In 1884 Frederick Henry Royce started an electrical and mechanical business. He made his first car, a "Royce", in his Manchester factory in 1904. He was introduced to Charles Stewart Rolls the same year, and the pair agreed a deal where Royce would manufacture cars, to be sold exclusively by Rolls. A clause was added to the contract, stipulating the cars would be called "Rolls-Royce". The company was formed on March 15, 1906. The company moved to Derby in 1908.
The Silver Ghost[?] (1906-1925) was the model responsible for the company's early great reputation. It had a 6-cylinder engine. 6173 were built. In 1921, the company opened a second factory in Springfield, Massachusetts, in the United States to help meet demand there. A further 1701 "Springfield Ghosts" were built there. This factory operated for 10 years, closing in 1931.
During 1931, the company acquired rival car maker Bentley, whose finances were unable to weather the Great Depression. From then until 2002, Bentley and Rolls-Royce cars were often identical apart from the radiator grille and minor details.
The company's first aero engine was the Eagle, built from 1914. Around half the aircraft engines used by the Allies in WW1 were made by Rolls-Royce. By the late 1920s, aero engines made up most of Rolls-Royce's business.
Henry Royce's last design was the Merlin aero engine, which came out in 1935 although he had died in 1933. (This was developed from the R engine, which had powered a record-breaking Supermarine S6B seaplane[?] to almost 400mph in the 1931 Schneider Trophy.) The Merlin was a powerful V12 engine, and was fitted into many WW2 aircraft: the British Hawker Hurricane, Supermarine Spitfire, De Havilland Mosquito (twin-engined), Avro Lancaster (4-engine), Vickers Wellington (4-engine); it also transformed the American P-51 Mustang into possibly the best fighter of its time, its Merlin engine built by Packard under license. Over 160,000 Merlin engines were produced.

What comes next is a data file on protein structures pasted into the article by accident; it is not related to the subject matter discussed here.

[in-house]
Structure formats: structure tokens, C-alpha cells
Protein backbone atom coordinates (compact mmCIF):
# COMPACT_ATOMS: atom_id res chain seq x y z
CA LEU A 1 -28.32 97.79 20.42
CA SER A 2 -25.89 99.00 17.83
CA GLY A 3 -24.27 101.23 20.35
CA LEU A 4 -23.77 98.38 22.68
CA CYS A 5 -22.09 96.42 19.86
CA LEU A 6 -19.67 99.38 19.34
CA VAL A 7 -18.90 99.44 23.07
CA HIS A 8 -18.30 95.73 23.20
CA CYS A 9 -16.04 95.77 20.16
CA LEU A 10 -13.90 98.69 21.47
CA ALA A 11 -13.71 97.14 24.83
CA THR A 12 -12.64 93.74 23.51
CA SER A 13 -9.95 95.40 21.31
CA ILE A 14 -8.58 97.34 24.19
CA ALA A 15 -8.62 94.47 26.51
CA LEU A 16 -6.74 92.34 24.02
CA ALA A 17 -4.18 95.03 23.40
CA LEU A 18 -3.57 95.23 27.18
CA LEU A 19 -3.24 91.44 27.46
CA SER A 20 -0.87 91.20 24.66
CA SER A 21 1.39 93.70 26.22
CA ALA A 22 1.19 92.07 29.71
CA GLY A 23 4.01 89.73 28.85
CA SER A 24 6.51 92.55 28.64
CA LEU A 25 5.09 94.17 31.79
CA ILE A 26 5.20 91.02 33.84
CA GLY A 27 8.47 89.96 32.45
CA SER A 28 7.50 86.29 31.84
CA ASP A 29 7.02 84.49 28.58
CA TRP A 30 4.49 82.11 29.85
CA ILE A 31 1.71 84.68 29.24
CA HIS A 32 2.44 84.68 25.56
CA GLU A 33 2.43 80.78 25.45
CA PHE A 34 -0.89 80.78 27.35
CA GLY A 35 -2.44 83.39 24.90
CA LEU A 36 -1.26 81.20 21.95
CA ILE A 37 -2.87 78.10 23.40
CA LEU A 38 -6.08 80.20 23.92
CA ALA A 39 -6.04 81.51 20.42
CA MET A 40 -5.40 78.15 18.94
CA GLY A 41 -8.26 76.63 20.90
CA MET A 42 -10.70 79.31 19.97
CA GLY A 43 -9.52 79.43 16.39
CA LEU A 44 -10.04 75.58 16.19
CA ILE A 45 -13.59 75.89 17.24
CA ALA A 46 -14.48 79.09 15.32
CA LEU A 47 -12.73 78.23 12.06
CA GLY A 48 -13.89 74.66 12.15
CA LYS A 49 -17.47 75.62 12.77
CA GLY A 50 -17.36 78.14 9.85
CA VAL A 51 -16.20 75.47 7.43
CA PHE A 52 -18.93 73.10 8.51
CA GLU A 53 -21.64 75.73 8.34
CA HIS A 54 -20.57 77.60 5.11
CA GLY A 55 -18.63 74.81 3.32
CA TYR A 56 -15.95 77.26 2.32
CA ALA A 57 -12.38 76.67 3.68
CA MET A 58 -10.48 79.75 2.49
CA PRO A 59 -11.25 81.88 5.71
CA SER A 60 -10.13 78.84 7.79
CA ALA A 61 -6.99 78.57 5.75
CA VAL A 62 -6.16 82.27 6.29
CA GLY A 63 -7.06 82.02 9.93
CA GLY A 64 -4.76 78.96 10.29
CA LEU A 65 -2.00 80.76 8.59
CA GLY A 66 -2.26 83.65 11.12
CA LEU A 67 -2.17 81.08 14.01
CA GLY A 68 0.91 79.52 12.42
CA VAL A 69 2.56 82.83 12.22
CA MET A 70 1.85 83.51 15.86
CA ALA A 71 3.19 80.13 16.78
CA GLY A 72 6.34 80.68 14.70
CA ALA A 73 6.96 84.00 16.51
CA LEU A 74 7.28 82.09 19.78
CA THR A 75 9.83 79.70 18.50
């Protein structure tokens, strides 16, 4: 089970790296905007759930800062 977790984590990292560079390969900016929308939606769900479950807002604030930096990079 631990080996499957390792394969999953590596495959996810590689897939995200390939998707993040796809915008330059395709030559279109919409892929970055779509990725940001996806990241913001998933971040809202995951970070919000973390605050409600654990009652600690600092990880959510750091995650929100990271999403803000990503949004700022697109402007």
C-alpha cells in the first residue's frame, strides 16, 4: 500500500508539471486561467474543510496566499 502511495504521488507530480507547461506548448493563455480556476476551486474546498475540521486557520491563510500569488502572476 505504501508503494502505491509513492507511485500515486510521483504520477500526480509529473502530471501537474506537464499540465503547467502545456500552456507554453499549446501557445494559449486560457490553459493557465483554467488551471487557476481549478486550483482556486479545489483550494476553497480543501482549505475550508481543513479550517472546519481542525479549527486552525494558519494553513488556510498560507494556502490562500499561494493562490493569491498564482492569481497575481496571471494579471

Rolls-Royce and Bentley car production moved to Crewe in 1946, as the company started to build bodies for its cars for the first time - previously it had only built chassis, leaving the bodies to specialist coachbuilders. For the rest of the automotive history, see sections below.
In the post-WW2 period Rolls-Royce made significant advances in gas turbine engine design and manufacture. The Dart and Tyne turboprop engines were particularly important enabling airlines to cut journey times within several continents whilst jet airliners were introduced on longer services. The Dart engine was used in Argosy, Avro 748, Friendship, Herald and Viscount aircraft, whilst the more powerful Tyne powered the Atlantic, Transall, Vanguard and the SRN-4 hovercraft. Many of these turboprops are still in service.
Financial problems caused largely by development of the new RB211[?] turbofan engine led - after several cash subsidies - to the company being nationalized by the Heath government in 1971. (This delay has been blamed for the failure of the technically advanced Lockheed TriStar to succeed in the airliner marketplace, when it was beaten to launch by its competitor, the Douglas DC-10.) In 1973 the automobile business was spun off as a separate entity, Rolls-Royce Motors. The main business of aircraft and marine engines remained in public ownership until 1987, when it was privatized as Rolls-Royce plc, one of many privatizations of the Thatcher government.